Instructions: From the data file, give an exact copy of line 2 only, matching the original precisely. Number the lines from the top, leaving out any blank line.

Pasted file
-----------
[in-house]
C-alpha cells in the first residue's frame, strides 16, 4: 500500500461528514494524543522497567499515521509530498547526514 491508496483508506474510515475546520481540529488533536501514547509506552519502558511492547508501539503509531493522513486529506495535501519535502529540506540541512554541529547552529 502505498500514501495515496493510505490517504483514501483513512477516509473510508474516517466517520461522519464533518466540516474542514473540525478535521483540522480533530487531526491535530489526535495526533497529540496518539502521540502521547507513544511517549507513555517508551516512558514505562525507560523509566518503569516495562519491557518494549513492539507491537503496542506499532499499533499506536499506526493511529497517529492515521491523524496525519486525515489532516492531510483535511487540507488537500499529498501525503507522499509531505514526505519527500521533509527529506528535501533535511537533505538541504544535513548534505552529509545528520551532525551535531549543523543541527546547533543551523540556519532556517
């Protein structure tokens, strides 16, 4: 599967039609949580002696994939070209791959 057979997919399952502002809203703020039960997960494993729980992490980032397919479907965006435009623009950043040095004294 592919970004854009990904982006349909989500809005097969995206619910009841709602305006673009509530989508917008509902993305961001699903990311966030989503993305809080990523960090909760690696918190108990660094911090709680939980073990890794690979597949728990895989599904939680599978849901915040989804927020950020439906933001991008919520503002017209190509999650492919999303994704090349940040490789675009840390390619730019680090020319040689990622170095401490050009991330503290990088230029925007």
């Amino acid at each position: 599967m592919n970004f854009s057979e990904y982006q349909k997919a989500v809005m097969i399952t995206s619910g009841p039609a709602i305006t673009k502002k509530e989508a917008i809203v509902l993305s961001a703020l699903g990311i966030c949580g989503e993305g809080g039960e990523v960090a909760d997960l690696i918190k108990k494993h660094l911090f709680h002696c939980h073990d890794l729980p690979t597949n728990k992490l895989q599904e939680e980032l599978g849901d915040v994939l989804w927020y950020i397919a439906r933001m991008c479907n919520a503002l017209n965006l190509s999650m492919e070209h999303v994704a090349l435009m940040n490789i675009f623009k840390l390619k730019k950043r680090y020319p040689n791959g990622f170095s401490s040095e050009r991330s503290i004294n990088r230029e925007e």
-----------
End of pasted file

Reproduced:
C-alpha cells in the first residue's frame, strides 16, 4: 500500500461528514494524543522497567499515521509530498547526514 491508496483508506474510515475546520481540529488533536501514547509506552519502558511492547508501539503509531493522513486529506495535501519535502529540506540541512554541529547552529 502505498500514501495515496493510505490517504483514501483513512477516509473510508474516517466517520461522519464533518466540516474542514473540525478535521483540522480533530487531526491535530489526535495526533497529540496518539502521540502521547507513544511517549507513555517508551516512558514505562525507560523509566518503569516495562519491557518494549513492539507491537503496542506499532499499533499506536499506526493511529497517529492515521491523524496525519486525515489532516492531510483535511487540507488537500499529498501525503507522499509531505514526505519527500521533509527529506528535501533535511537533505538541504544535513548534505552529509545528520551532525551535531549543523543541527546547533543551523540556519532556517